How Bright Is Bright?
You will often hear astronomers refer to the brightness of an object in terms of an objects apparent magnitude.
The term apparent magnitude refers to a star's apparent brightness, or how bright the star looks to observers on Earth. Apparent stellar brightness is a combination of two things: how bright the star actually is, and how far the star is from Earth. A dim star close to Earth could appear brighter than a bright star far away.
Back in the second century B.C., the Greek astronomer Hipparchus created the first known star catalog, listing star positions and brightness. This catalog contained about a thousand stars. The brightest stars were called first magnitude, and the faintest were called sixth magnitude, with the rest being given intermediate magnitudes. This was a crude method of classification, for his observations were made with the unaided eye. His sixth magnitude stars were the faintest naked-eye objects, and man's view at that time was that the extent of the universe was limited to what could be seen by the naked eye.
Today, magnitude classifications are made using highly precise instruments, but Hipparchus's general classification of magnitudes remains. The branch of astronomy that deals with an objects brightness is called photometry, and towards the end of the 1700s, astronomer William Herschel devised a simple method of photometry. While Herschel's methods worked, they were only approximations. One key point that arose from his work was the determination that a first magnitude star delivers about 100 times as much light to Earth as that of a sixth magnitude star.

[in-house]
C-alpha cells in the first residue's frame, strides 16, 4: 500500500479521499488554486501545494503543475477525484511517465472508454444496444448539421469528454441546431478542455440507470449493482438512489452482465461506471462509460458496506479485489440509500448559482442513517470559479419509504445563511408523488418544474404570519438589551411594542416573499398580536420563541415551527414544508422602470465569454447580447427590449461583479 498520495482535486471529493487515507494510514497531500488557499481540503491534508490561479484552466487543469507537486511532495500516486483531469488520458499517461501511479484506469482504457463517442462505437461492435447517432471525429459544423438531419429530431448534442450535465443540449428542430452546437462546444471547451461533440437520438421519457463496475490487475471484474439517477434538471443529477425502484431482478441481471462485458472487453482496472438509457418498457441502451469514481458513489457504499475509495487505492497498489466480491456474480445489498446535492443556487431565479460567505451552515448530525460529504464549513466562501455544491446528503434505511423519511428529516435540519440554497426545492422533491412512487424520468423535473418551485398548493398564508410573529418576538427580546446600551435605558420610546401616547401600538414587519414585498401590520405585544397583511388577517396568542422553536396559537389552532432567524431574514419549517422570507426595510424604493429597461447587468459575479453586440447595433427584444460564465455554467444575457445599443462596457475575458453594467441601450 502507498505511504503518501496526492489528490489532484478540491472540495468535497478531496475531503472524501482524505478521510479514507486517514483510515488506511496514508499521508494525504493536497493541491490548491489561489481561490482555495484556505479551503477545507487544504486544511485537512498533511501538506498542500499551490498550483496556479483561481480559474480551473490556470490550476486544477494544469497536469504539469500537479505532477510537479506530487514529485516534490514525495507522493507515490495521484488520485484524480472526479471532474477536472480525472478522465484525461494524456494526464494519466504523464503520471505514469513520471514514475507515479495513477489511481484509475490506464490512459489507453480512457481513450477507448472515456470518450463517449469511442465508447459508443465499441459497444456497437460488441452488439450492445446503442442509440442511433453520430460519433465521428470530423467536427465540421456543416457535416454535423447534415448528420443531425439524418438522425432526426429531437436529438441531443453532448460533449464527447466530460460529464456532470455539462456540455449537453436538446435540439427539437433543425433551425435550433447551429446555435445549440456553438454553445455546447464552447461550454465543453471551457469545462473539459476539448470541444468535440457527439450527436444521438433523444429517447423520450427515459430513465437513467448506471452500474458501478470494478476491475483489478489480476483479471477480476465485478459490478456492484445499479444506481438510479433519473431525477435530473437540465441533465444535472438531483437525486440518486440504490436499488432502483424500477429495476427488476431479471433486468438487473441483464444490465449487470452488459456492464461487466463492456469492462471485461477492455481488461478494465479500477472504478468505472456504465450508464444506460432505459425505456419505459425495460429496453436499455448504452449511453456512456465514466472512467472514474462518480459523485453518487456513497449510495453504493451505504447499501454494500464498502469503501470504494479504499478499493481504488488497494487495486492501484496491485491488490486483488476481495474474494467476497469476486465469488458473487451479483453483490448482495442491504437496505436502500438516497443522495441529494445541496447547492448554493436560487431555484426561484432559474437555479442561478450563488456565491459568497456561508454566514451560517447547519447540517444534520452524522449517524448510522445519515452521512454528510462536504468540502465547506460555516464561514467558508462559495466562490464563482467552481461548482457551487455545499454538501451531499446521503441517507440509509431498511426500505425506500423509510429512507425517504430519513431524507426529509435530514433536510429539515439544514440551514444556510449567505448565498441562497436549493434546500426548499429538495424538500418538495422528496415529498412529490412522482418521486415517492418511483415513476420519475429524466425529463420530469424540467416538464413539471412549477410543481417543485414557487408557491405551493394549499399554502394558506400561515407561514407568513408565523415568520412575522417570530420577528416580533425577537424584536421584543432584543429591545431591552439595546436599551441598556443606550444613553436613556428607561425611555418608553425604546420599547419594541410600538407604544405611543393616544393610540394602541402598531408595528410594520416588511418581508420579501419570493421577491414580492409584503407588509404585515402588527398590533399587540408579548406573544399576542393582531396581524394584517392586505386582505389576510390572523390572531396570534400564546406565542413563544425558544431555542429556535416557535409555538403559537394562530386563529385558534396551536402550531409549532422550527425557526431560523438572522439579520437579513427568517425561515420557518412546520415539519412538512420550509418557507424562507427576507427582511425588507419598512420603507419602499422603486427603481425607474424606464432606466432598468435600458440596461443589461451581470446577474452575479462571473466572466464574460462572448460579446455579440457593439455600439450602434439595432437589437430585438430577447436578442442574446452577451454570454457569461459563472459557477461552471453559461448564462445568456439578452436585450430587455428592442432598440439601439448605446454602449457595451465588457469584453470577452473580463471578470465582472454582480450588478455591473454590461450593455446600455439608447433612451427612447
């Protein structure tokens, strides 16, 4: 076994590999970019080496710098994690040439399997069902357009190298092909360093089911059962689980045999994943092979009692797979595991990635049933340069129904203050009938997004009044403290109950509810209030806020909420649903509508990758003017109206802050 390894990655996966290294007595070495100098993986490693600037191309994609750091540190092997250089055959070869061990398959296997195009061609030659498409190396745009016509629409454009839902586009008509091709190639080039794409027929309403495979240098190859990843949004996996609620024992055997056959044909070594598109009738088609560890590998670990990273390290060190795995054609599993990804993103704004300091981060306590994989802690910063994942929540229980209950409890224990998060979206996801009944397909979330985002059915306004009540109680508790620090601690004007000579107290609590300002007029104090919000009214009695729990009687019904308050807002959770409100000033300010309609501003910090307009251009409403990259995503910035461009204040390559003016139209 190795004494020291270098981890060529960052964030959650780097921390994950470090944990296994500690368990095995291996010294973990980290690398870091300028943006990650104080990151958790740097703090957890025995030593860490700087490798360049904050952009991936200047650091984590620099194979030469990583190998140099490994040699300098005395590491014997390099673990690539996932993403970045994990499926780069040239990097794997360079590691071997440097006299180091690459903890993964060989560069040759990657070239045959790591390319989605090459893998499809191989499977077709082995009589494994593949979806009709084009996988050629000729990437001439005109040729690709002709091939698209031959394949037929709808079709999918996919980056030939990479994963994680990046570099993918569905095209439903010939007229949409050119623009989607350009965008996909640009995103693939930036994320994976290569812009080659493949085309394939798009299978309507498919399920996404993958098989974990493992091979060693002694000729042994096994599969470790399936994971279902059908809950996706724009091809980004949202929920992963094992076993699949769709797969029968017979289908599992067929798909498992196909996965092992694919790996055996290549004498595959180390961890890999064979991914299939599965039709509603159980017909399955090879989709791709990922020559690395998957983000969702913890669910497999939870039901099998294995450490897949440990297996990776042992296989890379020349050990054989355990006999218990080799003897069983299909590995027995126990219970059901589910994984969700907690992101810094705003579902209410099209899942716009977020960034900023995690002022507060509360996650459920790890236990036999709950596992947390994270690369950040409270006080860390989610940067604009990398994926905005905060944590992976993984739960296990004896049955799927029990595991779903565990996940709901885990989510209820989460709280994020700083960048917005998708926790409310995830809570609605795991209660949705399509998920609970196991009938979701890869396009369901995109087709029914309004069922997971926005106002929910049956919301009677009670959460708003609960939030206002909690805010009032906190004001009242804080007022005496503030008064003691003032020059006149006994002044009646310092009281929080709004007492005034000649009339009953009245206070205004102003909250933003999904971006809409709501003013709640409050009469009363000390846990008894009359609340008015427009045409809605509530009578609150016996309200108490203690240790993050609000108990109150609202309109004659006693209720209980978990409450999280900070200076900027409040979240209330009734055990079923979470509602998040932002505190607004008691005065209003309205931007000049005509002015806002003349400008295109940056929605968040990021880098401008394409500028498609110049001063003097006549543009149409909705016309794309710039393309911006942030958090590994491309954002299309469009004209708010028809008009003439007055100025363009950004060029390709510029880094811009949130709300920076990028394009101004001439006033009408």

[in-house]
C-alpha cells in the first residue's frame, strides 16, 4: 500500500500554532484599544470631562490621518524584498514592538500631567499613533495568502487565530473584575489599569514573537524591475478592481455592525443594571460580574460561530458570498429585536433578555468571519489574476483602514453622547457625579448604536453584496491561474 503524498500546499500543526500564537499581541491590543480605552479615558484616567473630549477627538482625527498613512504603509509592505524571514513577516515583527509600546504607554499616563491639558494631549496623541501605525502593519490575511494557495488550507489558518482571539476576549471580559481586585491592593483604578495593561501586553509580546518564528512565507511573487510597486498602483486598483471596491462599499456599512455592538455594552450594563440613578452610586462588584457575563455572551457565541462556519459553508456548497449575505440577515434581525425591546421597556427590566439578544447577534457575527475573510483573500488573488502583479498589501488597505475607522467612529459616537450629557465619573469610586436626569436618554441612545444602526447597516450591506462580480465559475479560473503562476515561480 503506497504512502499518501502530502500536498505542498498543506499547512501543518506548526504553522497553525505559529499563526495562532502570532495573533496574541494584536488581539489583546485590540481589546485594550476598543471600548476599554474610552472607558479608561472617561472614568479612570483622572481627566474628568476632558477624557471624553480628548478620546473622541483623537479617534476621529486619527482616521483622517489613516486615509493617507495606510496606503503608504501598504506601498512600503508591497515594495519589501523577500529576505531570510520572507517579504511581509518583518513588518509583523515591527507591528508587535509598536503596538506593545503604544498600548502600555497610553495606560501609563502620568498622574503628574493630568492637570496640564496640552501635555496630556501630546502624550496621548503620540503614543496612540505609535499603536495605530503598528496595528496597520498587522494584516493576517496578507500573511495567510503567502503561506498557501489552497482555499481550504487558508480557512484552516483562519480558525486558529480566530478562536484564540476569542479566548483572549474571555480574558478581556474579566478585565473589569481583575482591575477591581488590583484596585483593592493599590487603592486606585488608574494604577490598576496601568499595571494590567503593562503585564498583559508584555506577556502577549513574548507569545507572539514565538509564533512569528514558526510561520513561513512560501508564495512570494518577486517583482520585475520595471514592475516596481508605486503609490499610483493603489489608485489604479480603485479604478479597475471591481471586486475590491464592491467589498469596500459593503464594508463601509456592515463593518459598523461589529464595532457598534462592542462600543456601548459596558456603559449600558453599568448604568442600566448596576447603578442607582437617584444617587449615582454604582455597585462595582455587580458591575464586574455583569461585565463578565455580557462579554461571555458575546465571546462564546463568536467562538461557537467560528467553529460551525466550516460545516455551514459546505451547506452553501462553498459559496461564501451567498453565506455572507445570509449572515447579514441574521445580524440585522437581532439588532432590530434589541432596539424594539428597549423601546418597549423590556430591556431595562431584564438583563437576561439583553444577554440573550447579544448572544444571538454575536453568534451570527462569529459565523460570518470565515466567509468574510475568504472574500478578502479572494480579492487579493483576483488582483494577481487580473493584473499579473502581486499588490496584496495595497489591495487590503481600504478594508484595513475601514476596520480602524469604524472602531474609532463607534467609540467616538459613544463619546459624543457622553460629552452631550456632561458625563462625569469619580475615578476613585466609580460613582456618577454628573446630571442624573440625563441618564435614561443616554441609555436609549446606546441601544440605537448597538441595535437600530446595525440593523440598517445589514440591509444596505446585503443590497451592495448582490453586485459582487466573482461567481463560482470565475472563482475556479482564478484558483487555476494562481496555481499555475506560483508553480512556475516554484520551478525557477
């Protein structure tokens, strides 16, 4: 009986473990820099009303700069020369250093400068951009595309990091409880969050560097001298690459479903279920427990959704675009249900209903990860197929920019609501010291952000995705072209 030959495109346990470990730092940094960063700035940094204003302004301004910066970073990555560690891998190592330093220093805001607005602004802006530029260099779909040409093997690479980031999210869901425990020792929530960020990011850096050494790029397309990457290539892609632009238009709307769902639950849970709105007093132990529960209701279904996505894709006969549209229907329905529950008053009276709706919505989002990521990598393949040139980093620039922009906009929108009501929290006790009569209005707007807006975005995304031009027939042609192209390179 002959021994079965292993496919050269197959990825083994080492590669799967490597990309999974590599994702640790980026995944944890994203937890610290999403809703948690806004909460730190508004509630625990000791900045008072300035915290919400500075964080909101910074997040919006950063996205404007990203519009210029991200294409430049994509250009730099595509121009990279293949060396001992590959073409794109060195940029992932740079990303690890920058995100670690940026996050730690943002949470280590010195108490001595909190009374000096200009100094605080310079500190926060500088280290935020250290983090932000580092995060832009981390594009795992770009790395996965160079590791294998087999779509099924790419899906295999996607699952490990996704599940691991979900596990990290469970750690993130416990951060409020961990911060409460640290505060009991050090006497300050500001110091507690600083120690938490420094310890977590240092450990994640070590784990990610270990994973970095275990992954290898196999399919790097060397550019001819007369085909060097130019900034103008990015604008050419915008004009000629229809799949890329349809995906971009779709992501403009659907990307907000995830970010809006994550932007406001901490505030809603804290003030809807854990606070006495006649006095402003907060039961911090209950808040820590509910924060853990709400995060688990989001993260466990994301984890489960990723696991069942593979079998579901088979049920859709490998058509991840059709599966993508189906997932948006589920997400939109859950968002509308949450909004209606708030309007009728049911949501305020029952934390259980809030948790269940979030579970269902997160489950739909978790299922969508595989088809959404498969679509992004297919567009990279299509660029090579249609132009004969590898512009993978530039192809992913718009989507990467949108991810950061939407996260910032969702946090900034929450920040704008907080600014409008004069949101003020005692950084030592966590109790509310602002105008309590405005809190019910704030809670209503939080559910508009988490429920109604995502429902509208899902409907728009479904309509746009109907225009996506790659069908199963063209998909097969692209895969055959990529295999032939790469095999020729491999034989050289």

In 1856, after more precise methods of photometry had been invented, British astronomer Norman Pogson proposed a quantitative scale of stellar magnitudes, which was adopted by the astronomical community. He noted, like Herschel, that we receive 100 times more light from a first magnitude star as from a sixth; thus, with a difference of five magnitudes, there is a 100:1 ratio of incoming light energy, which is called luminous flux.
Because of the nature of human perception, equal intervals of brightness are actually equal ratios of luminous flux. Pogson's proposal was that one increment in magnitude be the fifth root of 100. This means that each increment in magnitude corresponds to an increase in the amount of energy by 2.512, approximately. A fifth magnitude star is 2.512 times as bright as a sixth, and a fourth magnitude star is 6.310 times as bright as a sixth, and so on. The naked eye, under optimum conditions, can see down to around the sixth magnitude, that is +6. Under the Pogson system, a few of the brighter stars now have negative magnitudes. For example, Sirius is ?1.5. The lower the magnitude number, the brighter the object. The full moon has a magnitude of about ?12.5, and the Sun is a bright ?26.5!
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